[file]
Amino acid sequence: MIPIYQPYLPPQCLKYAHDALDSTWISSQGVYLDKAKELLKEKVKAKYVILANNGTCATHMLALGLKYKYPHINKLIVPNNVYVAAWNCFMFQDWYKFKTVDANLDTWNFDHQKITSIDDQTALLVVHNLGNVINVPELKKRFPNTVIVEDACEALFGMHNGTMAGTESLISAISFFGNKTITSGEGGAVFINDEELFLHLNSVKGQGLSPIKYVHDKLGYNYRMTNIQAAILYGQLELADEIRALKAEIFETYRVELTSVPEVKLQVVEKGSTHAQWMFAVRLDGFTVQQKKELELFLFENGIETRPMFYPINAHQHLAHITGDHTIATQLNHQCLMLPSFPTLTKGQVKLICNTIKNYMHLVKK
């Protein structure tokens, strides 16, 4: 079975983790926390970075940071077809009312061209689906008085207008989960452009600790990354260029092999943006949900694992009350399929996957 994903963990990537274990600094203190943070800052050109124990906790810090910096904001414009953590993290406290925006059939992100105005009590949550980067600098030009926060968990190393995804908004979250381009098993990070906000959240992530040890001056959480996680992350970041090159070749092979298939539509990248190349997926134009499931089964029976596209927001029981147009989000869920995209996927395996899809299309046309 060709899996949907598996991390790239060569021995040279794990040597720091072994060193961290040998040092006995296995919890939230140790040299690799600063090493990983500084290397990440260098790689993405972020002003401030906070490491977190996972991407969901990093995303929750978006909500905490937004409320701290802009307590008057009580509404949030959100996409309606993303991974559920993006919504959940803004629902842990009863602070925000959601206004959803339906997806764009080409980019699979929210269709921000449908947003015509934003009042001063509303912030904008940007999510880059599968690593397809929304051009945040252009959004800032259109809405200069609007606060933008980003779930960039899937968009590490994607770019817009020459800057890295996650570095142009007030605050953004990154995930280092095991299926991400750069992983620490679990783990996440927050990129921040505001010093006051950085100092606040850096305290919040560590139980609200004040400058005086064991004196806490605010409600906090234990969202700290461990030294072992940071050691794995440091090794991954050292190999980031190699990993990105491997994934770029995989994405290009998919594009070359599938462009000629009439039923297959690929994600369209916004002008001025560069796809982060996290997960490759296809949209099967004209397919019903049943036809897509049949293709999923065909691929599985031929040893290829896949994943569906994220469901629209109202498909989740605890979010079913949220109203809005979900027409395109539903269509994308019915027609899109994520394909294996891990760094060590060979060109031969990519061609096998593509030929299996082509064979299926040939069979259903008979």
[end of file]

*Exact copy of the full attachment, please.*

Amino acid sequence: MIPIYQPYLPPQCLKYAHDALDSTWISSQGVYLDKAKELLKEKVKAKYVILANNGTCATHMLALGLKYKYPHINKLIVPNNVYVAAWNCFMFQDWYKFKTVDANLDTWNFDHQKITSIDDQTALLVVHNLGNVINVPELKKRFPNTVIVEDACEALFGMHNGTMAGTESLISAISFFGNKTITSGEGGAVFINDEELFLHLNSVKGQGLSPIKYVHDKLGYNYRMTNIQAAILYGQLELADEIRALKAEIFETYRVELTSVPEVKLQVVEKGSTHAQWMFAVRLDGFTVQQKKELELFLFENGIETRPMFYPINAHQHLAHITGDHTIATQLNHQCLMLPSFPTLTKGQVKLICNTIKNYMHLVKK
């Protein structure tokens, strides 16, 4: 079975983790926390970075940071077809009312061209689906008085207008989960452009600790990354260029092999943006949900694992009350399929996957 994903963990990537274990600094203190943070800052050109124990906790810090910096904001414009953590993290406290925006059939992100105005009590949550980067600098030009926060968990190393995804908004979250381009098993990070906000959240992530040890001056959480996680992350970041090159070749092979298939539509990248190349997926134009499931089964029976596209927001029981147009989000869920995209996927395996899809299309046309 060709899996949907598996991390790239060569021995040279794990040597720091072994060193961290040998040092006995296995919890939230140790040299690799600063090493990983500084290397990440260098790689993405972020002003401030906070490491977190996972991407969901990093995303929750978006909500905490937004409320701290802009307590008057009580509404949030959100996409309606993303991974559920993006919504959940803004629902842990009863602070925000959601206004959803339906997806764009080409980019699979929210269709921000449908947003015509934003009042001063509303912030904008940007999510880059599968690593397809929304051009945040252009959004800032259109809405200069609007606060933008980003779930960039899937968009590490994607770019817009020459800057890295996650570095142009007030605050953004990154995930280092095991299926991400750069992983620490679990783990996440927050990129921040505001010093006051950085100092606040850096305290919040560590139980609200004040400058005086064991004196806490605010409600906090234990969202700290461990030294072992940071050691794995440091090794991954050292190999980031190699990993990105491997994934770029995989994405290009998919594009070359599938462009000629009439039923297959690929994600369209916004002008001025560069796809982060996290997960490759296809949209099967004209397919019903049943036809897509049949293709999923065909691929599985031929040893290829896949994943569906994220469901629209109202498909989740605890979010079913949220109203809005979900027409395109539903269509994308019915027609899109994520394909294996891990760094060590060979060109031969990519061609096998593509030929299996082509064979299926040939069979259903008979």